The current #BlackLivesMatter movement, founded by three queer women of color, centers and critiques the experiences of police brutality and state violence faced by black people in America. In fact, researchers at the Harvard School of Public Health are advocating for rates of police brutality and killings to be reported as relevant—and important—public health data.
Another often-overlooked public health concern facing the black community is HIV/AIDS. According to the Centers for Disease Control and Prevention, African Americans are the racial/ethnic group most affected by HIV, with an infection rate eight times that of whites. The American Foundation for AIDS Research (amfAR) reports that most new infections each year occur among black women and black gay men. Additionally, amfAR reports that since 1987, public health researchers have noted the racial disparity in HIV infection rates, but perhaps unsurprisingly, very little has been done to mitigate the disproportionate rates of infection among black women and queer folks.
The first black AIDS organizations were founded in 1985, the same year that President Reagan publicly mentioned AIDS for the first time (after laughing about it for several years in prior press briefings). This was four years after the first report of a mysterious illness was published. Many of these organizations—including Bebashi and the Minority AIDS Project—emerged in response to the overwhelmingly white narratives and activism surrounding the AIDS crisis.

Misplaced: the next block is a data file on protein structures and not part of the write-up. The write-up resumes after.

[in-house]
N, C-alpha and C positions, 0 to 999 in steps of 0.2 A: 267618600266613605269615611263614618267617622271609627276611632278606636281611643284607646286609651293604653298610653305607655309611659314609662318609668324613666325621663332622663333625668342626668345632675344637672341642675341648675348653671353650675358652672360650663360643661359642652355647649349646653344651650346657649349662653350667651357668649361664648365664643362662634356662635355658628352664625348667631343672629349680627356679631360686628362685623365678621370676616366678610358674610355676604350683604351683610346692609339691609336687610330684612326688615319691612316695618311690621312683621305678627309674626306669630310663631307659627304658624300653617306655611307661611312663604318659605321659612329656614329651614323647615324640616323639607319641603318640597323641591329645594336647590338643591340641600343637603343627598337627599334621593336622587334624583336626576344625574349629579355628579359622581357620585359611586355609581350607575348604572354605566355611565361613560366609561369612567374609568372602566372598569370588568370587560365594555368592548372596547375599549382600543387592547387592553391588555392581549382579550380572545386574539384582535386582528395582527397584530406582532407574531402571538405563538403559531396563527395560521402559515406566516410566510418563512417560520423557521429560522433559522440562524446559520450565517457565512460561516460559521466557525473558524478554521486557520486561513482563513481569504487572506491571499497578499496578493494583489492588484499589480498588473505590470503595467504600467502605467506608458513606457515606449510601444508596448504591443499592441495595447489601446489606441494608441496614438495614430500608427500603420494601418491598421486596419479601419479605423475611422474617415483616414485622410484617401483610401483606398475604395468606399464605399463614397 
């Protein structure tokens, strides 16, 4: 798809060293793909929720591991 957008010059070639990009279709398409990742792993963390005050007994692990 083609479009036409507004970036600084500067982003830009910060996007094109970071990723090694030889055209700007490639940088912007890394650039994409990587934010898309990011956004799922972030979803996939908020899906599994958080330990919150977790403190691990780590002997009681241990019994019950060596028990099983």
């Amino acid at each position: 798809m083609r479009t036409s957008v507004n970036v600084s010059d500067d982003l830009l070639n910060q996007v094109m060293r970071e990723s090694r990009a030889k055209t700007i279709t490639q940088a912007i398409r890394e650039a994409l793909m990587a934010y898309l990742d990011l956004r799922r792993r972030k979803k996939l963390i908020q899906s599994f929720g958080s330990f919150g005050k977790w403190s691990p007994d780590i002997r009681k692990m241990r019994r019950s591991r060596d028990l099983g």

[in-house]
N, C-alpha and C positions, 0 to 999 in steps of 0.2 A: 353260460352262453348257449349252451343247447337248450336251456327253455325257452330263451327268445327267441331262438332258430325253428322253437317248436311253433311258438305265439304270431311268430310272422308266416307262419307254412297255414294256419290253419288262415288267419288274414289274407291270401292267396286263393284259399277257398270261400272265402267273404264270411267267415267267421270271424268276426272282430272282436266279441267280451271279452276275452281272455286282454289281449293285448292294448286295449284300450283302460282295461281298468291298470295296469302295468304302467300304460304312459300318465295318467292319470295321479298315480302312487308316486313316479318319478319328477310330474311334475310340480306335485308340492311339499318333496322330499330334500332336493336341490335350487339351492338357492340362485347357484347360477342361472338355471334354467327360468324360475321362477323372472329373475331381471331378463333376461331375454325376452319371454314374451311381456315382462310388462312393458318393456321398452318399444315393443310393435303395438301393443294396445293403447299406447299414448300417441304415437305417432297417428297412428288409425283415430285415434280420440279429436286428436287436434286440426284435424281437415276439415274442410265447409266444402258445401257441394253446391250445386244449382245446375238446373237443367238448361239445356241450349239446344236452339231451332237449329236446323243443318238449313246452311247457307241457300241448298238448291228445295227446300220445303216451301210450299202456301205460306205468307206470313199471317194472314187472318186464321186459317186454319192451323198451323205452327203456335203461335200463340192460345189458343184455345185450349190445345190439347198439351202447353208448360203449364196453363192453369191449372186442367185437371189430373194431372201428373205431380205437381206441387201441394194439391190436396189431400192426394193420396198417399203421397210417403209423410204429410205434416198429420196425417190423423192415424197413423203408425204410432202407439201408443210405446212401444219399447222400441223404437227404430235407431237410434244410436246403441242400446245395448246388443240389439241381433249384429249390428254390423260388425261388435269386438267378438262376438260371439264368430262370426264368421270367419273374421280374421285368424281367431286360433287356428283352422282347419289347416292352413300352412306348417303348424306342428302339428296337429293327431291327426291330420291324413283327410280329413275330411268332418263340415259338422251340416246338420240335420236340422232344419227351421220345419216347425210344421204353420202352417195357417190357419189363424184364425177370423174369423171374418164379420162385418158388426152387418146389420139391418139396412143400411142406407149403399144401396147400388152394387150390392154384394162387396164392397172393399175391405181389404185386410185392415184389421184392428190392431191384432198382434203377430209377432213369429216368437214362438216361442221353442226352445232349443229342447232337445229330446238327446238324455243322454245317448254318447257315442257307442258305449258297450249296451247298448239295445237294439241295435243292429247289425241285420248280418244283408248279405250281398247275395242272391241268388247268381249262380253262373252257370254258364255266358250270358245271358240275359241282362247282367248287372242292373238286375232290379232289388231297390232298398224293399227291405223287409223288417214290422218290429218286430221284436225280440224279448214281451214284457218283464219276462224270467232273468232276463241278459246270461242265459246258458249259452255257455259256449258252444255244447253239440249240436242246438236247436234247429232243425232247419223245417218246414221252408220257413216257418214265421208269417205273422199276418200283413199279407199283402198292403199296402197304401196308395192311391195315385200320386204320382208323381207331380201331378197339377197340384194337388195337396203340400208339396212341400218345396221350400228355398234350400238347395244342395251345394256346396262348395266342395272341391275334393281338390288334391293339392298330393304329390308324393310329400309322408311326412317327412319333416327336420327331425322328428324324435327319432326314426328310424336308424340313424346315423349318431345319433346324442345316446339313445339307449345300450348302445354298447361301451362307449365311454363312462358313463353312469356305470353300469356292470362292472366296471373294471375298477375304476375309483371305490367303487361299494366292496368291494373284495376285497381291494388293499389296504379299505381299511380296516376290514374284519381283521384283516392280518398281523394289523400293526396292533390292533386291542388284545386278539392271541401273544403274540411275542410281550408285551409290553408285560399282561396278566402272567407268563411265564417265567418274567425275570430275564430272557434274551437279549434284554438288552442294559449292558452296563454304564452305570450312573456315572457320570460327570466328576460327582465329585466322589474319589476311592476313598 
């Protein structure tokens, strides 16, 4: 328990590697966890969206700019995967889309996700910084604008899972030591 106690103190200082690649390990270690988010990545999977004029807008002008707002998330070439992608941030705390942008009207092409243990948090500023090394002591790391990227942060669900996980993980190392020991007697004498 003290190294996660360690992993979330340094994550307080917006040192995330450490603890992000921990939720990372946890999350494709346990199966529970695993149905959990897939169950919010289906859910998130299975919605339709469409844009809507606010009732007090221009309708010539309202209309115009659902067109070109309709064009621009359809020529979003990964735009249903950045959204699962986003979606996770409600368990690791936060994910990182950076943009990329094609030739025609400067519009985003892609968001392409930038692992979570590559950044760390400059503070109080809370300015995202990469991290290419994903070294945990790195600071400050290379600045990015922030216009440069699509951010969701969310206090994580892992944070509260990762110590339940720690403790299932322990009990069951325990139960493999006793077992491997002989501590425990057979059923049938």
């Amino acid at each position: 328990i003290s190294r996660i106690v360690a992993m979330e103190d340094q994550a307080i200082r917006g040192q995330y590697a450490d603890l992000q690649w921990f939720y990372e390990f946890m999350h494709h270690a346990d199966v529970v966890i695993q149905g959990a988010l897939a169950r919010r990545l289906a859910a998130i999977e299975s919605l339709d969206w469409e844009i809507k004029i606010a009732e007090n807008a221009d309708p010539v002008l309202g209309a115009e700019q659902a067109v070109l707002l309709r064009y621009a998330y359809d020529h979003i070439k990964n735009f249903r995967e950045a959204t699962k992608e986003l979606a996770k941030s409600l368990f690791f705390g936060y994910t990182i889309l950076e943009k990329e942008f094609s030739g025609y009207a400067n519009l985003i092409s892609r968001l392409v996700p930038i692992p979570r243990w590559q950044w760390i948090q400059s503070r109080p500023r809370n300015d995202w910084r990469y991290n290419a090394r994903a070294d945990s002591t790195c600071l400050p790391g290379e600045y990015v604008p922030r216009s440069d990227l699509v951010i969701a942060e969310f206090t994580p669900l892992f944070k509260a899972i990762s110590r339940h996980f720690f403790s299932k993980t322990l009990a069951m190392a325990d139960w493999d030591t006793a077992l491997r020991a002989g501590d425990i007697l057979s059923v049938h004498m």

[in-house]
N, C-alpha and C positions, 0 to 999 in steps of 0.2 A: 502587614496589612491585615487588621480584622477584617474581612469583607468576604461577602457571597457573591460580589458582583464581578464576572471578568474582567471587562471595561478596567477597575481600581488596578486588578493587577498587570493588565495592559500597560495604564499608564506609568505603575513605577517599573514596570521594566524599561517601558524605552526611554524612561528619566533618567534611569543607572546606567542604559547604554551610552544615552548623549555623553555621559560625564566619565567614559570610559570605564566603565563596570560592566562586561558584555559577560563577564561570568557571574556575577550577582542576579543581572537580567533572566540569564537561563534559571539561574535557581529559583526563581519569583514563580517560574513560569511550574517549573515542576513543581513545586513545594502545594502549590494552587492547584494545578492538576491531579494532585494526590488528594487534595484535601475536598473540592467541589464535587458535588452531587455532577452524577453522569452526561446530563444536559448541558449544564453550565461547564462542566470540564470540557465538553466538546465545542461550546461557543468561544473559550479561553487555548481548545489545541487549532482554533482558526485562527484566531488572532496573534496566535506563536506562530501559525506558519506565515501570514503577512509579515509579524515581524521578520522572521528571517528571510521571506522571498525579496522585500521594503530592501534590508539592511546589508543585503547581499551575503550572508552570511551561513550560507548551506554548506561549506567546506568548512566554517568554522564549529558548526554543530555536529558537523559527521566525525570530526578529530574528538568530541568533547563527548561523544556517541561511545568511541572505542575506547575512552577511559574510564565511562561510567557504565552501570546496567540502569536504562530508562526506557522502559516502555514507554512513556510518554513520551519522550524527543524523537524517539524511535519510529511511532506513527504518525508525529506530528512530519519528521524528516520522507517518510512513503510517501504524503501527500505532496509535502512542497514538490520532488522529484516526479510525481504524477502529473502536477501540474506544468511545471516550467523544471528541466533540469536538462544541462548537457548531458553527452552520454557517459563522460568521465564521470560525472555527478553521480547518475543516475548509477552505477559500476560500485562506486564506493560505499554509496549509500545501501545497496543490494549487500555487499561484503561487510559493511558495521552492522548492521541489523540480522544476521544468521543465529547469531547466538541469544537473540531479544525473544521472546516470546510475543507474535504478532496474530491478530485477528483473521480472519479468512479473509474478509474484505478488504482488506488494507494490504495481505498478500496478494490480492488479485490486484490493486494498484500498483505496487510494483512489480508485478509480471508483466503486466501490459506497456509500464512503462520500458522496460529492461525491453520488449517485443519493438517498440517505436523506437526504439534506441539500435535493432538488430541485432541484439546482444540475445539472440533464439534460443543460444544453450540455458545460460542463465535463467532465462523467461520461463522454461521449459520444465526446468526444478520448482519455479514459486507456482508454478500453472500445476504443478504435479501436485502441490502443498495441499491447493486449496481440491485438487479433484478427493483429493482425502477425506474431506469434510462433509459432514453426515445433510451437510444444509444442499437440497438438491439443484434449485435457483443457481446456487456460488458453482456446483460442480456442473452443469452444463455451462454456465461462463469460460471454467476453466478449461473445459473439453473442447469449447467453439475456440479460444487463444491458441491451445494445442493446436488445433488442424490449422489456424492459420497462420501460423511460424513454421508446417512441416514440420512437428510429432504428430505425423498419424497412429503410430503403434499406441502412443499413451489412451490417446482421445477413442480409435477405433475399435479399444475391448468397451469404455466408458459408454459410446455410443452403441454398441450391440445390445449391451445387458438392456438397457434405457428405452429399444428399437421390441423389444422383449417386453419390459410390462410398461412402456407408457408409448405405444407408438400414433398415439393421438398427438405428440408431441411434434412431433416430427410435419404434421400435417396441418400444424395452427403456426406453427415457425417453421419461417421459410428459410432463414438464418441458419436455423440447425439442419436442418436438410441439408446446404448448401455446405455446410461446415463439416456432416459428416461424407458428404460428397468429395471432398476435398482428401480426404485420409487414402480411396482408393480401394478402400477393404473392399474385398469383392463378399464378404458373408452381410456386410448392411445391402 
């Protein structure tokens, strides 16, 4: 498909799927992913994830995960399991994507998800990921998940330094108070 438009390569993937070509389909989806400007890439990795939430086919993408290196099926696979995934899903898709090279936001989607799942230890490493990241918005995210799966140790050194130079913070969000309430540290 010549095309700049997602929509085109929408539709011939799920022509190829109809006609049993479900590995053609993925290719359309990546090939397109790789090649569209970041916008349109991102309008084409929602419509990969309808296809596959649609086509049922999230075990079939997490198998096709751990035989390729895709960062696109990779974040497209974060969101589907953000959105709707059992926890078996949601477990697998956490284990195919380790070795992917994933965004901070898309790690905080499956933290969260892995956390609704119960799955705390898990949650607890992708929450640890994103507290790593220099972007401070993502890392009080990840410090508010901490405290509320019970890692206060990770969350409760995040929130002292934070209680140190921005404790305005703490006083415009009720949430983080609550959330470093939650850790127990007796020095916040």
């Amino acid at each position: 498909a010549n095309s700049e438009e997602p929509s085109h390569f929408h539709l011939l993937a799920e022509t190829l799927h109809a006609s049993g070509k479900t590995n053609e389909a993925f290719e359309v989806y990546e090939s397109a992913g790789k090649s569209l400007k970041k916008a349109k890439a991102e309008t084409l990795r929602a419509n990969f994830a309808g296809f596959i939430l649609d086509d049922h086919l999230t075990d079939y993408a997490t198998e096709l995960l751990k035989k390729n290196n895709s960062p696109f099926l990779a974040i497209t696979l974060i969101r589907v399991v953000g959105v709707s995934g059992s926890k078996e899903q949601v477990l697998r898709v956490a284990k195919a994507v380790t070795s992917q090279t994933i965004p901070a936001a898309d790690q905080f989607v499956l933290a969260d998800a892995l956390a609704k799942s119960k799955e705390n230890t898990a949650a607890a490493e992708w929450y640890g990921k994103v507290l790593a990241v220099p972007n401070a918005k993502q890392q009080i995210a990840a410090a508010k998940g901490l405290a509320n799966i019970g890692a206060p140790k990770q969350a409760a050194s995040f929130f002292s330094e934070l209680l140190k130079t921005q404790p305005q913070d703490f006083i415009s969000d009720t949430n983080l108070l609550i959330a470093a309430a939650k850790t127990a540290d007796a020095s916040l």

When we begin to question the exclusion of young black experiences from the HIV/AIDS narrative and public activism, we have to also question the forces at play that exclude them in the first place. Structural racism, unconscious biases in the healthcare profession, and systemic discrimination have dire public health consequences.
As PEP and PrEP (pre- and post-exposure prophylaxis) have emerged in recent years, AIDS prevention efforts have gained new momentum. But how do we ensure that at-risk populations—people of color and queer people—are given equitable access to these drugs in a way that doesn’t stigmatize them? How do we ensure that low-income HIV/AIDS patients and people of color living with HIV/AIDS are guaranteed access to comprehensive and up-to-date treatment plans?
One role that we can all play in the fight against HIV/AIDS is working to de-stigmatize testing, treatment, and HIV/AIDS itself. We can do this by raising our voices on social media, showing our friends and followers that we’re not afraid of the topic. On February 7, National Black HIV/AIDS Awareness Day, use the hashtags #BlackHIVDay and #NBHAAD to join the conversation. Encourage your friends to get tested with the Get Yourself Tested hashtag: #GyT. Check out the Greater Than campaign’s page for information on HIV/AIDS prevention, treatment, and testing—and then share the information you learned with your friends. Remember that #BlackLivesMatter is about structures that exacerbate the violence and inequity faced by black people. Show that #BlackLivesMatter by de-stigmatizing HIV/AIDS and starting honest conversations online this February 7.
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